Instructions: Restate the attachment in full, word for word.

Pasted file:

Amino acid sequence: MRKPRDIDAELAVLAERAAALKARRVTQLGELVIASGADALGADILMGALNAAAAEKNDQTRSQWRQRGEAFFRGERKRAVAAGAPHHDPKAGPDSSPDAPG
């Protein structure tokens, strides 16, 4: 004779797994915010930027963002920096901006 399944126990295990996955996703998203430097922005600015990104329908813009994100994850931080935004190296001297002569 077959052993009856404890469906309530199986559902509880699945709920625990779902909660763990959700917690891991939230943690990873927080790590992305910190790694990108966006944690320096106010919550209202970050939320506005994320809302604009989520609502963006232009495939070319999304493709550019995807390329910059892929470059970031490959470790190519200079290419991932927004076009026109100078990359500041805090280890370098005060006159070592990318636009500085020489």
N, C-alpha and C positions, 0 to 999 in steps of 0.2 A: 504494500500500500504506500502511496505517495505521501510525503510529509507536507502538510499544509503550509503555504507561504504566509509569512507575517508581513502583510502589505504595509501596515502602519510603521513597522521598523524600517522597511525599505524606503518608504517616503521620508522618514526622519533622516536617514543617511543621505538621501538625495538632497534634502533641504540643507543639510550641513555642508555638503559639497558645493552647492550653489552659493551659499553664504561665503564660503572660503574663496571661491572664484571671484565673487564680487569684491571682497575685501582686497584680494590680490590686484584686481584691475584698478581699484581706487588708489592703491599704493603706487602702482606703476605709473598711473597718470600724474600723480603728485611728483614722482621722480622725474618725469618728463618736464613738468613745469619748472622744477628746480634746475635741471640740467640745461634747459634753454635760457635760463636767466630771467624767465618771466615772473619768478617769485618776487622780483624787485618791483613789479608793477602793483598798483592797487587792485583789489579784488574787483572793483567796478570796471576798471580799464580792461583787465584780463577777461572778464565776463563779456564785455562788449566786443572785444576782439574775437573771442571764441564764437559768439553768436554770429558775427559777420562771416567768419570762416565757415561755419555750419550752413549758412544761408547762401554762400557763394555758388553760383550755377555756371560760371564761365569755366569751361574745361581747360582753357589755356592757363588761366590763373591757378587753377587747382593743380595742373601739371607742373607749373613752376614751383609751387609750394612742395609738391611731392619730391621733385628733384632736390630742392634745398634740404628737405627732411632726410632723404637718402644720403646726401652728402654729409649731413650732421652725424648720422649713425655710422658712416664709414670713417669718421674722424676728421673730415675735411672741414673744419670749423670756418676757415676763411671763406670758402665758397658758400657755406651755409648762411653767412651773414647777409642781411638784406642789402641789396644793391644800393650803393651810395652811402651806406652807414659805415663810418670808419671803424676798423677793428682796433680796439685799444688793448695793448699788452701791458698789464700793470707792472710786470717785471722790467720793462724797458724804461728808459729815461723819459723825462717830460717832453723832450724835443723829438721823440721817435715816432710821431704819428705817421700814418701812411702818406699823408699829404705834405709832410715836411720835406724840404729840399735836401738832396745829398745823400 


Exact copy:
Amino acid sequence: MRKPRDIDAELAVLAERAAALKARRVTQLGELVIASGADALGADILMGALNAAAAEKNDQTRSQWRQRGEAFFRGERKRAVAAGAPHHDPKAGPDSSPDAPG
């Protein structure tokens, strides 16, 4: 004779797994915010930027963002920096901006 399944126990295990996955996703998203430097922005600015990104329908813009994100994850931080935004190296001297002569 077959052993009856404890469906309530199986559902509880699945709920625990779902909660763990959700917690891991939230943690990873927080790590992305910190790694990108966006944690320096106010919550209202970050939320506005994320809302604009989520609502963006232009495939070319999304493709550019995807390329910059892929470059970031490959470790190519200079290419991932927004076009026109100078990359500041805090280890370098005060006159070592990318636009500085020489």
N, C-alpha and C positions, 0 to 999 in steps of 0.2 A: 504494500500500500504506500502511496505517495505521501510525503510529509507536507502538510499544509503550509503555504507561504504566509509569512507575517508581513502583510502589505504595509501596515502602519510603521513597522521598523524600517522597511525599505524606503518608504517616503521620508522618514526622519533622516536617514543617511543621505538621501538625495538632497534634502533641504540643507543639510550641513555642508555638503559639497558645493552647492550653489552659493551659499553664504561665503564660503572660503574663496571661491572664484571671484565673487564680487569684491571682497575685501582686497584680494590680490590686484584686481584691475584698478581699484581706487588708489592703491599704493603706487602702482606703476605709473598711473597718470600724474600723480603728485611728483614722482621722480622725474618725469618728463618736464613738468613745469619748472622744477628746480634746475635741471640740467640745461634747459634753454635760457635760463636767466630771467624767465618771466615772473619768478617769485618776487622780483624787485618791483613789479608793477602793483598798483592797487587792485583789489579784488574787483572793483567796478570796471576798471580799464580792461583787465584780463577777461572778464565776463563779456564785455562788449566786443572785444576782439574775437573771442571764441564764437559768439553768436554770429558775427559777420562771416567768419570762416565757415561755419555750419550752413549758412544761408547762401554762400557763394555758388553760383550755377555756371560760371564761365569755366569751361574745361581747360582753357589755356592757363588761366590763373591757378587753377587747382593743380595742373601739371607742373607749373613752376614751383609751387609750394612742395609738391611731392619730391621733385628733384632736390630742392634745398634740404628737405627732411632726410632723404637718402644720403646726401652728402654729409649731413650732421652725424648720422649713425655710422658712416664709414670713417669718421674722424676728421673730415675735411672741414673744419670749423670756418676757415676763411671763406670758402665758397658758400657755406651755409648762411653767412651773414647777409642781411638784406642789402641789396644793391644800393650803393651810395652811402651806406652807414659805415663810418670808419671803424676798423677793428682796433680796439685799444688793448695793448699788452701791458698789464700793470707792472710786470717785471722790467720793462724797458724804461728808459729815461723819459723825462717830460717832453723832450724835443723829438721823440721817435715816432710821431704819428705817421700814418701812411702818406699823408699829404705834405709832410715836411720835406724840404729840399735836401738832396745829398745823400 